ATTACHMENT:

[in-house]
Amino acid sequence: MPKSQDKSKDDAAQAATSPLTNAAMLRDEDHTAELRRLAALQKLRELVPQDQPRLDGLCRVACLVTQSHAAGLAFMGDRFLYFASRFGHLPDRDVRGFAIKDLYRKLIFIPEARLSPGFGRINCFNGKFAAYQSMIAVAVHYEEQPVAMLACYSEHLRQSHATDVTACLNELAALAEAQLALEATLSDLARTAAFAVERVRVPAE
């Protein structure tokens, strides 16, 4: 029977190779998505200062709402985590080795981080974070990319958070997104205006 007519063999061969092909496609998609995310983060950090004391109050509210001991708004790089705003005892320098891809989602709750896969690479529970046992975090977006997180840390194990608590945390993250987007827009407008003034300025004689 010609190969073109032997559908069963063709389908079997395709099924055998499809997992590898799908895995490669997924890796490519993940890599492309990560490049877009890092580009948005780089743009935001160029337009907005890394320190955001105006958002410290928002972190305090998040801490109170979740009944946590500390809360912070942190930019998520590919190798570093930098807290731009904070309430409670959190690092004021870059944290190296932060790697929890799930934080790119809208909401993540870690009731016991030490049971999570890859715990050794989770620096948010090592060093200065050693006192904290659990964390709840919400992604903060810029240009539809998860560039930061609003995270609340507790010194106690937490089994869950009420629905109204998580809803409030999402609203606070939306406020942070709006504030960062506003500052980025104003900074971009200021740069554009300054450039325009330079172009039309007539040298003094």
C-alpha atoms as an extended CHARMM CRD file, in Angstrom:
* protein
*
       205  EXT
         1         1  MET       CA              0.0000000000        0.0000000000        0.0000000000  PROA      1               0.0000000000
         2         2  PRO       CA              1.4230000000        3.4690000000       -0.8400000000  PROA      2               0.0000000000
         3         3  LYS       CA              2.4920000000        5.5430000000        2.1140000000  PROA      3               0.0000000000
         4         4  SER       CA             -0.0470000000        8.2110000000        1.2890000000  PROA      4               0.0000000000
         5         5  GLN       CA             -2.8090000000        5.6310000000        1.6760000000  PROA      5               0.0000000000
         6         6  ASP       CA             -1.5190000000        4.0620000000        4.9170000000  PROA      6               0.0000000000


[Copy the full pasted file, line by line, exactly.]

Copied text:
[in-house]
Amino acid sequence: MPKSQDKSKDDAAQAATSPLTNAAMLRDEDHTAELRRLAALQKLRELVPQDQPRLDGLCRVACLVTQSHAAGLAFMGDRFLYFASRFGHLPDRDVRGFAIKDLYRKLIFIPEARLSPGFGRINCFNGKFAAYQSMIAVAVHYEEQPVAMLACYSEHLRQSHATDVTACLNELAALAEAQLALEATLSDLARTAAFAVERVRVPAE
């Protein structure tokens, strides 16, 4: 029977190779998505200062709402985590080795981080974070990319958070997104205006 007519063999061969092909496609998609995310983060950090004391109050509210001991708004790089705003005892320098891809989602709750896969690479529970046992975090977006997180840390194990608590945390993250987007827009407008003034300025004689 010609190969073109032997559908069963063709389908079997395709099924055998499809997992590898799908895995490669997924890796490519993940890599492309990560490049877009890092580009948005780089743009935001160029337009907005890394320190955001105006958002410290928002972190305090998040801490109170979740009944946590500390809360912070942190930019998520590919190798570093930098807290731009904070309430409670959190690092004021870059944290190296932060790697929890799930934080790119809208909401993540870690009731016991030490049971999570890859715990050794989770620096948010090592060093200065050693006192904290659990964390709840919400992604903060810029240009539809998860560039930061609003995270609340507790010194106690937490089994869950009420629905109204998580809803409030999402609203606070939306406020942070709006504030960062506003500052980025104003900074971009200021740069554009300054450039325009330079172009039309007539040298003094």
C-alpha atoms as an extended CHARMM CRD file, in Angstrom:
* protein
*
       205  EXT
         1         1  MET       CA              0.0000000000        0.0000000000        0.0000000000  PROA      1               0.0000000000
         2         2  PRO       CA              1.4230000000        3.4690000000       -0.8400000000  PROA      2               0.0000000000
         3         3  LYS       CA              2.4920000000        5.5430000000        2.1140000000  PROA      3               0.0000000000
         4         4  SER       CA             -0.0470000000        8.2110000000        1.2890000000  PROA      4               0.0000000000
         5         5  GLN       CA             -2.8090000000        5.6310000000        1.6760000000  PROA      5               0.0000000000
         6         6  ASP       CA             -1.5190000000        4.0620000000        4.9170000000  PROA      6               0.0000000000